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Space Basics (lesson 1)
Pamela Galus
9-12    42 minutes; one class period

Lesson created on 10/27/1999 3:04:32 PM EST.
Last modified 11/29/1999 2:48:09 PM EST.

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Abstract  (help)

Students will develop background knowledge about planet and the solar system so that they will be able to comprehend basics of the space program as future voters and decision makers including a concept of diameter, space relations and magnitudes (distances from the sun). Students will use the internet to search for information and use that information to compose a written report which summarizes information they have located. Students will be placed in collaborative teams by interest to prepare an oral presentation on the planet they have selected. A summative assessment will present an usual question that requires students to process and apply their learning while thinking critically.

National Standards  (help)

Use technology and mathematics to improve investigations and communications. Recognize and analyze explanations and models. The sun, the earth, and the rest of the solar system formed from a nebular cloud of dust and gas 4.6 billion years ago. The early earth was very different from the planet we live on today. The origin of the universe remains one of the greatest questions in science. The "big bang" theory places the origin between 10 and 20 billion years ago, when the universe began in a hot dense state; according to this theory, the universe has been expanding ever since. Early in the history of the universe, matter, primarily the light atoms hydrogen and helium, clumped together by gravitational attraction to form countless trillions of stars. Billions of galaxies, each of which is a gravitationally bound cluster of billions of stars, now form most of the visible mass in the universe. Stars produce energy from nuclear reactions, primarily the fusion of hydrogen to form helium. These and other processes in stars have led to the formation of all the other elements.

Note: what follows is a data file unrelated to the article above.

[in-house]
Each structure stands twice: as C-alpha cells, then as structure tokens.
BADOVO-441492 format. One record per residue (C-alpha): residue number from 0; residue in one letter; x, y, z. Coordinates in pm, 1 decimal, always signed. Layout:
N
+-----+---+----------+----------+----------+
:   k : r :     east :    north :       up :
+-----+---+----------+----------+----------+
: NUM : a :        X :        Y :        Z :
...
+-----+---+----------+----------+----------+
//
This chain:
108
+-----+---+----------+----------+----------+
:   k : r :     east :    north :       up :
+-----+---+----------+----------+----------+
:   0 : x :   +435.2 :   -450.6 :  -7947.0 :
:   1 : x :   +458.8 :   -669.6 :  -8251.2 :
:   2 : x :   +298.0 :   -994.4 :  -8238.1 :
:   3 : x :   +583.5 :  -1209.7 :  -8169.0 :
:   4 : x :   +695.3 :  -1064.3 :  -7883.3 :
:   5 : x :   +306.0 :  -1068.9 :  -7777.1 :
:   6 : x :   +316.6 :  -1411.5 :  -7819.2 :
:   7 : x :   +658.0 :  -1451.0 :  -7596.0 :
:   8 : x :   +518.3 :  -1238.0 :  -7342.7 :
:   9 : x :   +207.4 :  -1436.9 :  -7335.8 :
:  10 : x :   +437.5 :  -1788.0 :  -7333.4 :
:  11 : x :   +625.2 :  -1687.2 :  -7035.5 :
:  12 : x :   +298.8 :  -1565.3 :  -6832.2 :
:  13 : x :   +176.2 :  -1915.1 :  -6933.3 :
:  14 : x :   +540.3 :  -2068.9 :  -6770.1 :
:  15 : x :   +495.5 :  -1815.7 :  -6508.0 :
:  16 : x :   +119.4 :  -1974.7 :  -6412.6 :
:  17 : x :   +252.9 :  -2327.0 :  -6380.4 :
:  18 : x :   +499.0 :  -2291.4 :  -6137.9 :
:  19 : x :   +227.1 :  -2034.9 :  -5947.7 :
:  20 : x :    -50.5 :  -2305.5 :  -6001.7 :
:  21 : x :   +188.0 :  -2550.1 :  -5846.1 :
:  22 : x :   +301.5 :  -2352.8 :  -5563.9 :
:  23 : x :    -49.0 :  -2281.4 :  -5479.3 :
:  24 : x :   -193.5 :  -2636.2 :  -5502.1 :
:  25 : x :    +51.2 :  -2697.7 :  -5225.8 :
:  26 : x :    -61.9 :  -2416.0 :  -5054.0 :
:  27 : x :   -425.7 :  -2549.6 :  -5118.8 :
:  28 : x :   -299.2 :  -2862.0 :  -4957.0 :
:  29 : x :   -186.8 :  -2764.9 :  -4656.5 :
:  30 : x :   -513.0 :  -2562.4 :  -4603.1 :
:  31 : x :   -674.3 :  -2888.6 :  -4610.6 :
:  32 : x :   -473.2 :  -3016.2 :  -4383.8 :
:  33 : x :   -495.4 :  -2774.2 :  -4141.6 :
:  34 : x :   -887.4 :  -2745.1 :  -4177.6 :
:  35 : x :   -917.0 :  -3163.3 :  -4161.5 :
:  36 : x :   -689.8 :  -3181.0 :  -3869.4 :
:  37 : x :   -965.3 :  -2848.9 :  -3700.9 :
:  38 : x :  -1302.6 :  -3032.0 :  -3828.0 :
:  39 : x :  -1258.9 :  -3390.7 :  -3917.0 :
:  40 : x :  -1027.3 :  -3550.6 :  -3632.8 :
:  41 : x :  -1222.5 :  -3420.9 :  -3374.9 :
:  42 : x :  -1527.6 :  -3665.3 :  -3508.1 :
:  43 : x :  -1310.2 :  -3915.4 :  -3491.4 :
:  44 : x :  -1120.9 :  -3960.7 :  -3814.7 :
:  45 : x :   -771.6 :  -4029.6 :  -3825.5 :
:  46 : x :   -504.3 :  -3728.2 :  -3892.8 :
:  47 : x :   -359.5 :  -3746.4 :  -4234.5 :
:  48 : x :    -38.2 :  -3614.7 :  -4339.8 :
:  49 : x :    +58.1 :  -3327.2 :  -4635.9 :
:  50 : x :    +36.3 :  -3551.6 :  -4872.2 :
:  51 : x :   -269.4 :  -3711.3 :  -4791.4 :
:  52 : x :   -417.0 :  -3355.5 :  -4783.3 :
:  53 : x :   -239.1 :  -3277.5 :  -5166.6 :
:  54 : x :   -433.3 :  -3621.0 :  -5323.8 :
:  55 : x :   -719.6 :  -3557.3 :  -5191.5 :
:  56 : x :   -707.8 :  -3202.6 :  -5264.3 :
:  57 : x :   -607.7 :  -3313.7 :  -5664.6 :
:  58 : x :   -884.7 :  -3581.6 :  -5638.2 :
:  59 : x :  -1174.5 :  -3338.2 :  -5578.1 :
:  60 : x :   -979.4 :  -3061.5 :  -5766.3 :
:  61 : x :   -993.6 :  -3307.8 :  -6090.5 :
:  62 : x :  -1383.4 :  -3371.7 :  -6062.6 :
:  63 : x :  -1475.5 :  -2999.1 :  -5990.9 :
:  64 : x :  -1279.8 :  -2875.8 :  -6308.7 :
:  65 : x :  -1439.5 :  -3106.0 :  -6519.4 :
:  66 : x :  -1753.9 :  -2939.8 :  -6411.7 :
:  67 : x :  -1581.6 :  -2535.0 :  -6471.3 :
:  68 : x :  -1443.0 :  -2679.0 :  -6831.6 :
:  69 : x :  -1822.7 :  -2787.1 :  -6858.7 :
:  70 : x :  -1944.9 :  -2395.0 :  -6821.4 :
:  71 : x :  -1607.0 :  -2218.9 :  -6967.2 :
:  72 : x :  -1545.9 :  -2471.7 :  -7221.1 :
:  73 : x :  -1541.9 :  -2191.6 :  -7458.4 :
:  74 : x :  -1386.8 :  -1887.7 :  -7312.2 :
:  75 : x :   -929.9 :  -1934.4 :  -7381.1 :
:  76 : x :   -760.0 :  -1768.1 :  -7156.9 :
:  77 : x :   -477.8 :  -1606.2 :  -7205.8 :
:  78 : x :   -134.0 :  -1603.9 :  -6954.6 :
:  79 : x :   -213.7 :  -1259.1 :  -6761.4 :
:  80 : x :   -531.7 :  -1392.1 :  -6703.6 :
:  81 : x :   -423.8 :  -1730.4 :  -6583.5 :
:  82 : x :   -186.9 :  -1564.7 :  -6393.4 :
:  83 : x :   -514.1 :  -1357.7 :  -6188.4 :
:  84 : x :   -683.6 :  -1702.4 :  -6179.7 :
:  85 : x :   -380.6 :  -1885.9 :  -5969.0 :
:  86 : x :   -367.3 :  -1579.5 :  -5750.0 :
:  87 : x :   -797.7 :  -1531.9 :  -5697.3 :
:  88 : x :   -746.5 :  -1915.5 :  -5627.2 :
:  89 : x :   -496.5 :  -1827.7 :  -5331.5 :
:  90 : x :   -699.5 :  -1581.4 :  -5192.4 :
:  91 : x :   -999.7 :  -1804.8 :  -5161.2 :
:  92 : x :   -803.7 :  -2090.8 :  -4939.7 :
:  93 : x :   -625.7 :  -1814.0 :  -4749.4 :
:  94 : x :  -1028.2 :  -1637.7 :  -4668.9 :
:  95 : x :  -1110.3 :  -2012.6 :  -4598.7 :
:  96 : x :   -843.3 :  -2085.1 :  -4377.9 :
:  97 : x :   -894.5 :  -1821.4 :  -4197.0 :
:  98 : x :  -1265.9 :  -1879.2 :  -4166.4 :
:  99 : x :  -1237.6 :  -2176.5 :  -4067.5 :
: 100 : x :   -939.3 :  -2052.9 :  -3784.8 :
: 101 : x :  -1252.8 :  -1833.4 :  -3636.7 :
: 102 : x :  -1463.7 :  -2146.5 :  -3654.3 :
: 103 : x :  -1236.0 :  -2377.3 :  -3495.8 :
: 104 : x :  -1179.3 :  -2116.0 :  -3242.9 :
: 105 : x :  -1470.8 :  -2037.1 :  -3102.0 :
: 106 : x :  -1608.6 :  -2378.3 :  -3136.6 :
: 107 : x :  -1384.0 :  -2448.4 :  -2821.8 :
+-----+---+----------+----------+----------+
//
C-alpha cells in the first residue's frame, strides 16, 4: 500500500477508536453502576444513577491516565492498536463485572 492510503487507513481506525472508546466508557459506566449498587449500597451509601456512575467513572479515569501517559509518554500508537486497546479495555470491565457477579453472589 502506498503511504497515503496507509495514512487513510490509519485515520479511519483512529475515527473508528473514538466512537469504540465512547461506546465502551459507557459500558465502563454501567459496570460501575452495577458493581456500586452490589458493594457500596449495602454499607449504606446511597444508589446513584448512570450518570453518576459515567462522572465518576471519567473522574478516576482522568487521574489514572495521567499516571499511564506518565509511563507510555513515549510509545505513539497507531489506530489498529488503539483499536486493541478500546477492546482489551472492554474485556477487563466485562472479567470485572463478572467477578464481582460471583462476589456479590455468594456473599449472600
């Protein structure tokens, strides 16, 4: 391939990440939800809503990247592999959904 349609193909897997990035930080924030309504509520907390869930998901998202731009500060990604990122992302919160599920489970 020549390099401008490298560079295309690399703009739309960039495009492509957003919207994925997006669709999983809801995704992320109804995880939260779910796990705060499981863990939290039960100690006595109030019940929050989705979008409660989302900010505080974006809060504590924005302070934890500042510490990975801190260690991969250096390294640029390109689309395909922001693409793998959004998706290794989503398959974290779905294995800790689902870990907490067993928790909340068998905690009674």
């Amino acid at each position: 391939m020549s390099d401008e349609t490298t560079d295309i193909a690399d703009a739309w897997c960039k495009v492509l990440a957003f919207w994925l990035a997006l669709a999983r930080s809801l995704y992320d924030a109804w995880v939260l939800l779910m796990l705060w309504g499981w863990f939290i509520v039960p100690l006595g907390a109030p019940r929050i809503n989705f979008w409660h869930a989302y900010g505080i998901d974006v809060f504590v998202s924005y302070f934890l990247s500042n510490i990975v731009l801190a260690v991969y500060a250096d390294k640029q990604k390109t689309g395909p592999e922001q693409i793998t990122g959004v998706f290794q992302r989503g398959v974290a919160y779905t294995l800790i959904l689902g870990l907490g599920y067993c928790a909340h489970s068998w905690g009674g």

Pre-requisite Skills  (help)

Teacher Information  (help)